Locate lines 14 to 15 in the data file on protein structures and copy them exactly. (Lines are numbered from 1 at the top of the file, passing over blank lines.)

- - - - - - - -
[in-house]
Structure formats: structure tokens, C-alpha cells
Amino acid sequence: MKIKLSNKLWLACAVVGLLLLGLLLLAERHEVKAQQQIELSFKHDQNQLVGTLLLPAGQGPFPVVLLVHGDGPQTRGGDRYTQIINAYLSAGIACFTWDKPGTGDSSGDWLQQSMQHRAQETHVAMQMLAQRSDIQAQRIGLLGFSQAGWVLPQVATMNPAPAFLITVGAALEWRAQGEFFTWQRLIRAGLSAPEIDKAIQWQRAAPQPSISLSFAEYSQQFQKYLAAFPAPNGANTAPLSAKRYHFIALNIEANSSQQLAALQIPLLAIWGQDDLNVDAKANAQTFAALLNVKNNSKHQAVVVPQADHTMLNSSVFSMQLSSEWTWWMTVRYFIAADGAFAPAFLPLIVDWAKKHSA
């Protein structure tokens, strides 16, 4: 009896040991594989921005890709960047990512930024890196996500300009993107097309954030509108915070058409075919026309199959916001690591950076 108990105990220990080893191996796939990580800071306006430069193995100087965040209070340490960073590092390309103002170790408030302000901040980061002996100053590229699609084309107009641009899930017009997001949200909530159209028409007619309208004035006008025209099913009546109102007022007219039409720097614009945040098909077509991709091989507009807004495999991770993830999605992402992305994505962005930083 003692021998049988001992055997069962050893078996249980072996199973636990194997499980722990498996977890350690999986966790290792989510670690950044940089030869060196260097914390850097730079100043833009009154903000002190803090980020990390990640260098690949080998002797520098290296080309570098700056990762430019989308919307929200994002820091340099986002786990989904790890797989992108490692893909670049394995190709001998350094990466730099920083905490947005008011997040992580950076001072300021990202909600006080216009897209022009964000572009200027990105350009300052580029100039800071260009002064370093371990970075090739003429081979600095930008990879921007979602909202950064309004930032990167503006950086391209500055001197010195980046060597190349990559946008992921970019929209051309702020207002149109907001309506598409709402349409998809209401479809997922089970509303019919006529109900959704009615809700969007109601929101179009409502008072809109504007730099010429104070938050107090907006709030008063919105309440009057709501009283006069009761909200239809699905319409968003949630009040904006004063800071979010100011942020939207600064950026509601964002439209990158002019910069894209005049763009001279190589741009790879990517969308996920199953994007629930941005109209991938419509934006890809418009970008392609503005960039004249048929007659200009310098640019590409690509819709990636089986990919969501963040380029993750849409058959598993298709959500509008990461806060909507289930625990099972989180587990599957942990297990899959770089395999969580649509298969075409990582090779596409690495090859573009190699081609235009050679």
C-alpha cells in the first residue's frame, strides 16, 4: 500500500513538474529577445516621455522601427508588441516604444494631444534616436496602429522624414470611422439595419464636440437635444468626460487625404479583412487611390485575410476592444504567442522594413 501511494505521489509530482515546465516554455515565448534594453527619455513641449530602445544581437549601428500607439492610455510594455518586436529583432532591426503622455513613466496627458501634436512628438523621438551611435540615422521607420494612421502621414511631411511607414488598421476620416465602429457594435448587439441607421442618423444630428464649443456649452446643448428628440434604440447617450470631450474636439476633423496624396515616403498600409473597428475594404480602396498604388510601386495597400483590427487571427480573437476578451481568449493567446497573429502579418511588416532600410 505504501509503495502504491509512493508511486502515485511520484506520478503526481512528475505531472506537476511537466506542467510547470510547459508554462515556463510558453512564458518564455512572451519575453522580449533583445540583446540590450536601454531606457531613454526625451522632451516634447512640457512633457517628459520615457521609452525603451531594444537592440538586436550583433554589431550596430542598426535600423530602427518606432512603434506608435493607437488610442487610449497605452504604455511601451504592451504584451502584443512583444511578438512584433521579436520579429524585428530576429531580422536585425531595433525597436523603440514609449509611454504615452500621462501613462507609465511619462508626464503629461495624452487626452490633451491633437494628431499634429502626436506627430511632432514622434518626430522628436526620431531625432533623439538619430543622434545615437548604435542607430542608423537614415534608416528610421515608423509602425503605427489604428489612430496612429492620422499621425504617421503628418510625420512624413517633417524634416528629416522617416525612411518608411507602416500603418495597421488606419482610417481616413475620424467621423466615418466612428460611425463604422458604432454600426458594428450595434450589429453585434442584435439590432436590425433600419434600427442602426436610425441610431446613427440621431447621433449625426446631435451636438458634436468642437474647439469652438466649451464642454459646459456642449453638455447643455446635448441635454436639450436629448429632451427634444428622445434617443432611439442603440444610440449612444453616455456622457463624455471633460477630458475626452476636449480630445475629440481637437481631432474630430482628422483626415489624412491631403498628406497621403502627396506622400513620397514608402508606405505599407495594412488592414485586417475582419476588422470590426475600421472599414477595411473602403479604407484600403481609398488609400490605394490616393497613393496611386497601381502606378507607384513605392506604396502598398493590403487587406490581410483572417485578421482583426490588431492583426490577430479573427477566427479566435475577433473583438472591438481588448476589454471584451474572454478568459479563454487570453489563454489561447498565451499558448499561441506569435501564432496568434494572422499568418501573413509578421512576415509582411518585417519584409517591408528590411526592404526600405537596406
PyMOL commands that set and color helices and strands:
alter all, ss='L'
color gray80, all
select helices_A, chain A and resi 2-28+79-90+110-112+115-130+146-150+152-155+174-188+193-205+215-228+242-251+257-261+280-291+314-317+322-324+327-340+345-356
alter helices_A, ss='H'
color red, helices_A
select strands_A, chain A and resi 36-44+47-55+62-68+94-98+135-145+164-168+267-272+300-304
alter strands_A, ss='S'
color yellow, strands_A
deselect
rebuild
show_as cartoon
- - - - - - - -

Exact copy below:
color yellow, strands_A
deselect